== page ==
Table 2. Rates of sucess (S) and overfitting (O) by information criterion and experimental condition S O S O S O S O S O S O S O S O S O S O S O Factor 1 2 63% 31% 81% 5% 81% 1% 66% 26% 71% 0% 68% 0% 60% 0% 66% 26% 57% 0% 38% 0% 81% 1% 3 64% 21% 60% 8% 55% 5% 64% 18% 45% 3% 42% 3% 34% 2% 64% 17% 34% 2% 20% 1% 56% 5% Factor 2 0,5 53% 27% 56% 5% 51% 2% 54% 23% 39% 1% 36% 0% 25% 0% 57% 20% 25% 0% 12% 0% 52% 2% 1 67% 24% 76% 6% 73% 3% 69% 21% 64% 2% 61% 1% 54% 1% 67% 21% 52% 1% 32% 0% 73% 3% 1,5 69% 26% 81% 8% 80% 4% 72% 22% 71% 3% 69% 3% 62% 2% 71% 22% 59% 2% 42% 1% 81% 5% Factor 3 100 61% 24% 65% 6% 61% 3% 63% 19% 58% 2% 47% 1% 38% 1% 62% 21% 37% 1% 20% 0% 62% 3% 300 66% 27% 77% 6% 75% 3% 67% 26% 50% 2% 64% 2% 55% 2% 69% 22% 54% 1% 37% 1% 75% 3% Factor 4 5 54% 33% 63% 8% 60% 3% 56% 28% 49% 1% 48% 1% 39% 1% 58% 27% 38% 1% 21% 0% 61% 3% 10 73% 19% 79% 4% 76% 3% 74% 16% 66% 2% 63% 2% 55% 2% 73% 15% 53% 1% 36% 1% 76% 3% Factor 5 2 67% 22% 76% 7% 77% 4% 68% 21% 69% 2% 67% 2% 60% 2% 74% 13% 59% 2% 44% 1% 77% 4% 6 63% 26% 71% 6% 66% 3% 64% 22% 56% 2% 55% 2% 46% 1% 63% 25% 44% 1% 25% 0% 67% 3% 10 60% 29% 66% 6% 61% 3% 62% 23% 49% 1% 45% 1% 35% 1% 58% 25% 34% 1% 17% 0% 62% 3% Factor 6 metric 64% 22% 68% 6% 64% 3% 65% 19% 53% 2% 51% 2% 41% 2% 66% 17% 41% 2% 25% 1% 64% 3% binary 63% 30% 75% 7% 72% 3% 65% 26% 64% 2% 61% 1% 53% 1% 64% 24% 50% 1% 34% 0% 73% 4% mixed 64% 24% 70% 6% 68% 2% 65% 21% 56% 1% 54% 1% 47% 1% 65% 22% 45% 1% 27% 0% 69% 3% Factor 7 20% 69% 29% 87% 8% 88% 5% 72% 26% 83% 3% 81% 3% 72% 2% 75% 21% 72% 2% 51% 1% 88% 5% 60% 58% 22% 55% 4% 48% 1% 58% 18% 33% 0% 29% 0% 22% 0% 55% 21% 19% 0% 7% 0% 49% 1% Factor 8 5-10% 55% 31% 61% 10% 58% 7% 56% 27% 47% 5% 45% 4% 38% 3% 57% 25% 36% 3% 22% 1% 59% 7% 10-20% 68% 22% 75% 5% 72% 1% 70% 19% 61% 1% 58% 1% 49% 1% 67% 21% 48% 1% 30% 0% 72% 1% 20-30% 67% 24% 77% 4% 74% 1% 69% 20% 66% 0% 63% 0% 54% 0% 72% 18% 53% 0% 35% 0% 75% 1% Factor 9 normal 65% 25% 72% 6% 69% 3% 67% 21% 58% 2% 55% 2% 46% 1% 67% 20% 46% 1% 29% 1% 69% 4% uniform 61% 26% 70% 6% 67% 3% 63% 23% 58% 2% 56% 1% 47% 1% 63% 22% 45% 1% 28% 1% 68% 3% Overrall 63% 26% 71% 6% 68% 3% 65% 22% 58% 2% 55% 2% 47% 1% 65% 21% 45% 1% 29% 1% 69% 3% MDL2 MDL5 HQ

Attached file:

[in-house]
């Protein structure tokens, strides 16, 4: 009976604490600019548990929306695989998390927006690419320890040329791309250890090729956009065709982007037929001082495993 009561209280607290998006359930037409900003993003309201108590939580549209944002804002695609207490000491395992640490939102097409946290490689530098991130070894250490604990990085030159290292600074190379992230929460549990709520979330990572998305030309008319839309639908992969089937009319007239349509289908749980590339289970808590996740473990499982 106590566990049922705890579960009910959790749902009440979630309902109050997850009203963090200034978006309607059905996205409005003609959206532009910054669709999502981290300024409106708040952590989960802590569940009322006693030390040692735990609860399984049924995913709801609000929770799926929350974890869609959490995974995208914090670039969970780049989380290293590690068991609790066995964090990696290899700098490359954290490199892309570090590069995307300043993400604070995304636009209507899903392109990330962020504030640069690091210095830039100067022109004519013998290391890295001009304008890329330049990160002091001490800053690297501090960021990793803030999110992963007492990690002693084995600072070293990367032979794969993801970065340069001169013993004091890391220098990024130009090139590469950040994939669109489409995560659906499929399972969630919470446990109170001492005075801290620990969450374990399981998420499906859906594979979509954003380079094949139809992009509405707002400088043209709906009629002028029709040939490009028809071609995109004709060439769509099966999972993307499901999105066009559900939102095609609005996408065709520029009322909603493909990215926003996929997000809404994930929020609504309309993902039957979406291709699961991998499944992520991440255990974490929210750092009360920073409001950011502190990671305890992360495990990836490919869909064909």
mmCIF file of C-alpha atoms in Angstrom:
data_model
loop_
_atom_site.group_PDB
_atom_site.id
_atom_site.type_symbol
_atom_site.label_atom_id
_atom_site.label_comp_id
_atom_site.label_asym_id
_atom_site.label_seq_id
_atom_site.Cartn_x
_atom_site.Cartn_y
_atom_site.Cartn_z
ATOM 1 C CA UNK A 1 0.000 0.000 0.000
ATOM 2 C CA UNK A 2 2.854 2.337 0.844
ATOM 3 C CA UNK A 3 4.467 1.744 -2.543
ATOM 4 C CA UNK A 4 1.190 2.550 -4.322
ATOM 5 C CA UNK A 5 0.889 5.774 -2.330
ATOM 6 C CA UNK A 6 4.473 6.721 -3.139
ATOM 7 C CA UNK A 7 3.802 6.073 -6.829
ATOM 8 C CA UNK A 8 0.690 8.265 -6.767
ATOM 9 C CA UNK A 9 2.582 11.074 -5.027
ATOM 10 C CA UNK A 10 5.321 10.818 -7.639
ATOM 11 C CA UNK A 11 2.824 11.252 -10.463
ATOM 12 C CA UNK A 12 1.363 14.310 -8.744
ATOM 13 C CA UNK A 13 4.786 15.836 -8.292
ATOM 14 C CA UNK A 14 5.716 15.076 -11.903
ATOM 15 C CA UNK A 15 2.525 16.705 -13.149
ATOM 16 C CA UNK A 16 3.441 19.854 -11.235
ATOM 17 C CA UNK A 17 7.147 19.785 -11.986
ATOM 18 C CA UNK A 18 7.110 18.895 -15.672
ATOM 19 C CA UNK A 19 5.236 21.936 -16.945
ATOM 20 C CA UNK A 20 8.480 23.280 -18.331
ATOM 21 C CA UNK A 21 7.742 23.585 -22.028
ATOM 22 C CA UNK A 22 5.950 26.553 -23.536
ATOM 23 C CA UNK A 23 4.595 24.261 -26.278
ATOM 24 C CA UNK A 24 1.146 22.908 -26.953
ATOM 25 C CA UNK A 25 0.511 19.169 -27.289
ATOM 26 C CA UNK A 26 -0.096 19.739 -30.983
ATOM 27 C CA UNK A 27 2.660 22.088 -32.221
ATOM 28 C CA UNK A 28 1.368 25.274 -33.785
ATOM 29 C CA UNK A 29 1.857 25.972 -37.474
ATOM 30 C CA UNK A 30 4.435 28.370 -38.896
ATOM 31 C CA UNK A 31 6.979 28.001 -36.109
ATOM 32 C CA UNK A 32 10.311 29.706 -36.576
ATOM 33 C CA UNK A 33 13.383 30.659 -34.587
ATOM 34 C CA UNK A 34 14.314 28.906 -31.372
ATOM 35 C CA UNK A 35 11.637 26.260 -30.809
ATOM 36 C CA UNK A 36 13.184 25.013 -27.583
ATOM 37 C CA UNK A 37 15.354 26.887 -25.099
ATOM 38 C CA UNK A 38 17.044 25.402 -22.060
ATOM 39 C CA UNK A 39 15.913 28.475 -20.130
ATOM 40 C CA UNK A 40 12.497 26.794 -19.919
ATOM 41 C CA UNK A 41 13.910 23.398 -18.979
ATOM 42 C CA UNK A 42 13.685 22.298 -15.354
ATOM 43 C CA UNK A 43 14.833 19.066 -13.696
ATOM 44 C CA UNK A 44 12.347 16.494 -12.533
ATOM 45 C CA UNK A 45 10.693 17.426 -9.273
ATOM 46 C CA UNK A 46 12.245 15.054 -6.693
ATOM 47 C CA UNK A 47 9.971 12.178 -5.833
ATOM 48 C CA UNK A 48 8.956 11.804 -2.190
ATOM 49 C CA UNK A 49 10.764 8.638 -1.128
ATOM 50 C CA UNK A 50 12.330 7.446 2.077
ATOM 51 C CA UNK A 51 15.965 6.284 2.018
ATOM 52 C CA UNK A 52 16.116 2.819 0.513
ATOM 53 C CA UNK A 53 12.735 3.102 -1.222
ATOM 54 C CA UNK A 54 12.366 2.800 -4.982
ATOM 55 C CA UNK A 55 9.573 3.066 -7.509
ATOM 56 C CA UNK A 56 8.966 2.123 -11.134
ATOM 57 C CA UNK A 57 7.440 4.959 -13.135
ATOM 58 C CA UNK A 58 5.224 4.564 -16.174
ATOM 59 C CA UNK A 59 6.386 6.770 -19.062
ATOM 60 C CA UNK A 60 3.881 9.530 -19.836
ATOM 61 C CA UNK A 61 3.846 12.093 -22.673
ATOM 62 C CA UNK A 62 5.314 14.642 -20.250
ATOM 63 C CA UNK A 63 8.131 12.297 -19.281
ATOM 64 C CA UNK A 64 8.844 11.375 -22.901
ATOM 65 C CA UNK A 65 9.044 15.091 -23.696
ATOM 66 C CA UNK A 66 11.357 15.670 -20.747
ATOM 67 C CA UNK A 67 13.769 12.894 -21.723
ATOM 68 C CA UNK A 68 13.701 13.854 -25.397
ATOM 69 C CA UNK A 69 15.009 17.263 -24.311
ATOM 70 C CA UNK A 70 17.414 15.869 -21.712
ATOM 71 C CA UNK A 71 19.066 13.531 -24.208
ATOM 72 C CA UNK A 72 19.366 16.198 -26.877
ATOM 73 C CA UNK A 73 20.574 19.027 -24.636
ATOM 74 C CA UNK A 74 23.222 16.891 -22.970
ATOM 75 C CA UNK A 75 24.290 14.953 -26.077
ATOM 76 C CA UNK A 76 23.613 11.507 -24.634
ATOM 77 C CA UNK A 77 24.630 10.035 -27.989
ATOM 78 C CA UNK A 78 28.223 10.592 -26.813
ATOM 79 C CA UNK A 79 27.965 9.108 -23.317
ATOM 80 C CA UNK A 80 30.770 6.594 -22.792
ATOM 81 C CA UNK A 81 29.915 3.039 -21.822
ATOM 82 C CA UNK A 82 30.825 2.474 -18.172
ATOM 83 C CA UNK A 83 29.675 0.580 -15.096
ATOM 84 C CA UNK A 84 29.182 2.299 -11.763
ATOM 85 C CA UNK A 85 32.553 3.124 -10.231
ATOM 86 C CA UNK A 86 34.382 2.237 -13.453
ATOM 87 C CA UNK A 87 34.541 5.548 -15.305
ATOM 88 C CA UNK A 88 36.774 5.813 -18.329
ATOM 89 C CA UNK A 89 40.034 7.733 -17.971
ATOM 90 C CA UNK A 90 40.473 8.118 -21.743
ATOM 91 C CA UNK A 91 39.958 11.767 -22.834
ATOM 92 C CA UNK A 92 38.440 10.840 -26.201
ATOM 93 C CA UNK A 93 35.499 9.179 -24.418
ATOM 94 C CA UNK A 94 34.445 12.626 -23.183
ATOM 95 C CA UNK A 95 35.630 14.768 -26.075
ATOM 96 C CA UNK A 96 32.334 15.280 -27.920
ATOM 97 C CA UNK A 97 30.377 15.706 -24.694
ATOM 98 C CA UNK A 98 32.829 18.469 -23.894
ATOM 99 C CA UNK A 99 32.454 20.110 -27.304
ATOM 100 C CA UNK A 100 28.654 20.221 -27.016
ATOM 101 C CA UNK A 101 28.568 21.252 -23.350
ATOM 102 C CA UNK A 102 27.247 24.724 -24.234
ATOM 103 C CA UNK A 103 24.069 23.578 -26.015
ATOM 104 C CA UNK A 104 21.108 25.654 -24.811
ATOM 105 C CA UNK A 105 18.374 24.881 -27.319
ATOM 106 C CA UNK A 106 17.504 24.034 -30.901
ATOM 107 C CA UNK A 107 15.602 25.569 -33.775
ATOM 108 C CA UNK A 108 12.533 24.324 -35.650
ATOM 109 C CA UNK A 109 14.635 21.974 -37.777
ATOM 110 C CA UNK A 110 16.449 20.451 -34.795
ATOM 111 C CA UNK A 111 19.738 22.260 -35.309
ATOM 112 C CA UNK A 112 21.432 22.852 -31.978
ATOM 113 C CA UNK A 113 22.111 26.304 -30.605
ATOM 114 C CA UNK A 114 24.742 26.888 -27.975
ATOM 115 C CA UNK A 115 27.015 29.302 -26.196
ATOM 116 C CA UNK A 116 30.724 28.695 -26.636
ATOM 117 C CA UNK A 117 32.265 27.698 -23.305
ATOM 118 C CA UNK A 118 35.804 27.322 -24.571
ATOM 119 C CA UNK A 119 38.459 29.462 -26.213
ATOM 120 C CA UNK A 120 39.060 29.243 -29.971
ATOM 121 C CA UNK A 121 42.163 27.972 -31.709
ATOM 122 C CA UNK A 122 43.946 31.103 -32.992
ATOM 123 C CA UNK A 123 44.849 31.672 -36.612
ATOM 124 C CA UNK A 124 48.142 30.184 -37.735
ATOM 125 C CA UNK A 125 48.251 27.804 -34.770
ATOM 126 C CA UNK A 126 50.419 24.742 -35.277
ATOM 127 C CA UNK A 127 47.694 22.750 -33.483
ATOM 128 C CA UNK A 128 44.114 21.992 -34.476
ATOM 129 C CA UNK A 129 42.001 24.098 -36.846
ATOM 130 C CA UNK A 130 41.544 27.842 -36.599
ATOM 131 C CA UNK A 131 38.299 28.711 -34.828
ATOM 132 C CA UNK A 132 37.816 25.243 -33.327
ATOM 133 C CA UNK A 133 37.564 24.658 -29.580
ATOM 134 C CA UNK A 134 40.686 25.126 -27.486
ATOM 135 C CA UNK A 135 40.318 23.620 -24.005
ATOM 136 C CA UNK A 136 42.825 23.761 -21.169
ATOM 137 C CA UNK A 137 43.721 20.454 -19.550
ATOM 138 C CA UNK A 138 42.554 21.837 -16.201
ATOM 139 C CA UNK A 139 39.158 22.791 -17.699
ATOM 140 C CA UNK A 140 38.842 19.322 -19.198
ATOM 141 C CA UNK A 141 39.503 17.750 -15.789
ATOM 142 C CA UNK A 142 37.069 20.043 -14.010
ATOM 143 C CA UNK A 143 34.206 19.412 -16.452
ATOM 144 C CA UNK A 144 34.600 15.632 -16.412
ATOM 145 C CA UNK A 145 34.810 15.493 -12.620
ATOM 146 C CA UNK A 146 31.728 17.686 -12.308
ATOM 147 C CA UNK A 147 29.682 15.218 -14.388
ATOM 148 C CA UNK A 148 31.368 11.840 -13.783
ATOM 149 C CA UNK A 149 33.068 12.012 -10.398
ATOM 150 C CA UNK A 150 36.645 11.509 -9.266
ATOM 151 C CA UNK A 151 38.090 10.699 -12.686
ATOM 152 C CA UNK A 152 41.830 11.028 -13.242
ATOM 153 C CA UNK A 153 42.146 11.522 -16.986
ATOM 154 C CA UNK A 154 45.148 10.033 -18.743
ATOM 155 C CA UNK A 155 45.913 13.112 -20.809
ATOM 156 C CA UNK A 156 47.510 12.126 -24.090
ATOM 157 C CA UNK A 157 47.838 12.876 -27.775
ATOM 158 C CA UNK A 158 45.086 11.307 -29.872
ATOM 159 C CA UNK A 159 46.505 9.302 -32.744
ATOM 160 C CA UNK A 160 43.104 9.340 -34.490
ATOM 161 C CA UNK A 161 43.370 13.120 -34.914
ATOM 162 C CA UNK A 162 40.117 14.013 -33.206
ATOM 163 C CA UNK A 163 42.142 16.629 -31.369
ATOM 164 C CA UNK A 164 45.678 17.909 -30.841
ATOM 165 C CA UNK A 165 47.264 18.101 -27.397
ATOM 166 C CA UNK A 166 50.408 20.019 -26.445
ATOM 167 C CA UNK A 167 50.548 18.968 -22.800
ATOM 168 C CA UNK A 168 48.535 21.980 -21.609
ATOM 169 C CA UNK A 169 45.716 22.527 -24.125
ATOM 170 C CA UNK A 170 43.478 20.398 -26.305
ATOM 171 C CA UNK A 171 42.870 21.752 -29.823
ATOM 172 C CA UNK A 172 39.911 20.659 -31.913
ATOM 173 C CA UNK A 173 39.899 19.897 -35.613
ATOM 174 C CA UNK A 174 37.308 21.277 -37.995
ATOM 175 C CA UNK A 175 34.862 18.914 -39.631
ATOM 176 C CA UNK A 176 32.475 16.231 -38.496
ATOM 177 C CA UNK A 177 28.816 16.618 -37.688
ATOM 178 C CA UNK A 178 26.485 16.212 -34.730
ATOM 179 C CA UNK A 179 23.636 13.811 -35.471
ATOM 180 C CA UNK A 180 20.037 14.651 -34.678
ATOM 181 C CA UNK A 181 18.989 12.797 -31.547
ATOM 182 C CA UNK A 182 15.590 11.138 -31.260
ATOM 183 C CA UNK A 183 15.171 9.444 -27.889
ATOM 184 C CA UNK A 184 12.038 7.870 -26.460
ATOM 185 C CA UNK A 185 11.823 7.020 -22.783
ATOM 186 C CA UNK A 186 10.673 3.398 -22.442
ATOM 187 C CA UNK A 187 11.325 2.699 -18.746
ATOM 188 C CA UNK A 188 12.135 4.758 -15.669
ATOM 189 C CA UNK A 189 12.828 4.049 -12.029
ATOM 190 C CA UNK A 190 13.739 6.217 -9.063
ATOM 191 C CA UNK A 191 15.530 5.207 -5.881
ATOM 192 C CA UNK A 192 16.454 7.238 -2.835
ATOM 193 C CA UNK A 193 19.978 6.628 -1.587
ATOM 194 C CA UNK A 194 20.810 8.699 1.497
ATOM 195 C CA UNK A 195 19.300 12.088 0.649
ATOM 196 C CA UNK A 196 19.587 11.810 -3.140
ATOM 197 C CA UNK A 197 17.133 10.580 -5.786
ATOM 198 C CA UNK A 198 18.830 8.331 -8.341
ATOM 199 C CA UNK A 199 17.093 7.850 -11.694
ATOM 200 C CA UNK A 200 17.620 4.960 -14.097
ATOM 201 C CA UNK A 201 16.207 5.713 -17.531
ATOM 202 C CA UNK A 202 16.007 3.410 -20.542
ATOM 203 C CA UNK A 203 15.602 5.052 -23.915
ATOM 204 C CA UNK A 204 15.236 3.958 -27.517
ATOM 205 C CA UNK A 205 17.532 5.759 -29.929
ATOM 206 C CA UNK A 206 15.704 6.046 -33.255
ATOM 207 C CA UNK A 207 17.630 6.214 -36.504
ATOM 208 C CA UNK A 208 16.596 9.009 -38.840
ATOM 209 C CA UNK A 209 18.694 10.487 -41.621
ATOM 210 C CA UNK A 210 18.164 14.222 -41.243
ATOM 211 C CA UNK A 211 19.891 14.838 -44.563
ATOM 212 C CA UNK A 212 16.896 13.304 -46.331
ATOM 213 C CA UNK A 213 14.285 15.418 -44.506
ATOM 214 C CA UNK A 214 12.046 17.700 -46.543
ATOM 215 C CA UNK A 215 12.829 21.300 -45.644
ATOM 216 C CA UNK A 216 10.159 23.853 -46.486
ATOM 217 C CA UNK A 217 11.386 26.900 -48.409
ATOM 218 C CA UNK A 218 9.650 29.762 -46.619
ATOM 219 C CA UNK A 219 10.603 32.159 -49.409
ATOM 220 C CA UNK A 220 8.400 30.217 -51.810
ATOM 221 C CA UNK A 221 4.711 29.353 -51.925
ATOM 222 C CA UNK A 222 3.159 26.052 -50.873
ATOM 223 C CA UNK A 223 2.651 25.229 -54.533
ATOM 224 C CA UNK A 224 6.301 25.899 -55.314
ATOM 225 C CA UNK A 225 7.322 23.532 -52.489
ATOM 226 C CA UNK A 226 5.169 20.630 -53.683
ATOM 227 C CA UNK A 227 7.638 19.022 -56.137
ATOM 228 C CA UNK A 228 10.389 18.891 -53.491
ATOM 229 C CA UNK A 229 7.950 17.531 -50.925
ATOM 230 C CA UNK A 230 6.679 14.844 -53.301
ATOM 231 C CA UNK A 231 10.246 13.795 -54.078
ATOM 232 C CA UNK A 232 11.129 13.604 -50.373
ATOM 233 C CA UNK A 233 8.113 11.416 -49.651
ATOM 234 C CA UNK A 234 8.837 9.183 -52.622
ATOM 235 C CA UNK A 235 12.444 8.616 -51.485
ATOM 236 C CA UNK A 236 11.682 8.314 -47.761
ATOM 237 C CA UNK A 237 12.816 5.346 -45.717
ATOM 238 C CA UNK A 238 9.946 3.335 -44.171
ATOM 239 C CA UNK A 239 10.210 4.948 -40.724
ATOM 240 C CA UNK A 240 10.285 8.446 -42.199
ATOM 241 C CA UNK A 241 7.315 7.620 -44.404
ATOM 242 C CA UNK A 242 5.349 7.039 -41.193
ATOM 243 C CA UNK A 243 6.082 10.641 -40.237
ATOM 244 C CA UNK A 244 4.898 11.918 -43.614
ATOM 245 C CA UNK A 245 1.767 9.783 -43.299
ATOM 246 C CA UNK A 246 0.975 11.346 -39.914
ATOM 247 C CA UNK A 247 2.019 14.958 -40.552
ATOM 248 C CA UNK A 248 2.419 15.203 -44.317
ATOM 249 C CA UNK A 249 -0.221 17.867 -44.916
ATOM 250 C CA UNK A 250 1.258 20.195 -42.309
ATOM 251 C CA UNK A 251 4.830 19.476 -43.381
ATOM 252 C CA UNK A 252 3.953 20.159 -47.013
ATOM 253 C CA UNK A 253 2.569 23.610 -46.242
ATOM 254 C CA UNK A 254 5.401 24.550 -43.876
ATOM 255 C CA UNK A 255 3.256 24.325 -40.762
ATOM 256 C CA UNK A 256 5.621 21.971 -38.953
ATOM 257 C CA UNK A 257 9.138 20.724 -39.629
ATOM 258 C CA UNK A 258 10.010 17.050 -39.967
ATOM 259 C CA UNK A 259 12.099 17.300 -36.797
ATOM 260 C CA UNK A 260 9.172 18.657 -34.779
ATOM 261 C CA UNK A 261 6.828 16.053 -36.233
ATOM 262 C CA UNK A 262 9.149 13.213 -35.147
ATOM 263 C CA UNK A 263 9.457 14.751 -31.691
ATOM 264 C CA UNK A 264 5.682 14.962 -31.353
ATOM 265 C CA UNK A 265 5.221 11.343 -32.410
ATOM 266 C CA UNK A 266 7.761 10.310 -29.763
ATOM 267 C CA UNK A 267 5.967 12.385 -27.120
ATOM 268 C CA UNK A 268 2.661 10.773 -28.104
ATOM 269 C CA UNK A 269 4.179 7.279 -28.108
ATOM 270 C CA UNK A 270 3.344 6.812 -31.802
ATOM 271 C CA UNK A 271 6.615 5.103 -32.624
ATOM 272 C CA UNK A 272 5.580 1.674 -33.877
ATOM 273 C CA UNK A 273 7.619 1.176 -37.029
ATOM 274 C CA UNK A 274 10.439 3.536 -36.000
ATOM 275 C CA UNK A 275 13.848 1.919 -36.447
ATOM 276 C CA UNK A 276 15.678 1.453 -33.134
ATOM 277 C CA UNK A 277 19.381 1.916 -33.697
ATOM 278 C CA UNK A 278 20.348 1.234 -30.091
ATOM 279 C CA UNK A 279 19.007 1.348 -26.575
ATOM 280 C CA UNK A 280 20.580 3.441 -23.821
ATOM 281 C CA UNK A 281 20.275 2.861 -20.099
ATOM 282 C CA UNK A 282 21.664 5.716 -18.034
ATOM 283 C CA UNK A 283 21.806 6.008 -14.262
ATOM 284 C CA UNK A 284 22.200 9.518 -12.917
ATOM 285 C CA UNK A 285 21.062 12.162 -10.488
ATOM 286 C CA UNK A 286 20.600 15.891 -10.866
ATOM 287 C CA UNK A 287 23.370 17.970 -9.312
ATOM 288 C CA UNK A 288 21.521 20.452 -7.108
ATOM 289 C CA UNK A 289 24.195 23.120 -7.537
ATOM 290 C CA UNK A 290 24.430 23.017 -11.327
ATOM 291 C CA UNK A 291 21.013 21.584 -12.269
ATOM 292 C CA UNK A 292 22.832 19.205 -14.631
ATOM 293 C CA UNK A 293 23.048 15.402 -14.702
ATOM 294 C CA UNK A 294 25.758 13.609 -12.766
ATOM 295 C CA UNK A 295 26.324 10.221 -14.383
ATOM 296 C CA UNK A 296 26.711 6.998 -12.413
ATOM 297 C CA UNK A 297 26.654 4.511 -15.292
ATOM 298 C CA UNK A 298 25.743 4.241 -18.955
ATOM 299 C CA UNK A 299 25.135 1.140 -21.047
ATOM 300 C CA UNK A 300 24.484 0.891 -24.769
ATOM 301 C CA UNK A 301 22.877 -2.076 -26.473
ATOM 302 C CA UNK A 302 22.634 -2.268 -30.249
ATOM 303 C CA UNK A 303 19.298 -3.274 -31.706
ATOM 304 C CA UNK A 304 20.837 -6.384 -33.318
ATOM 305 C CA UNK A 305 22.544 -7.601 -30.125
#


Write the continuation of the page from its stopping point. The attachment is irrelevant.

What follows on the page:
BIC CAIC CAICF ICOMP AIC AIC3 AIC4 AICc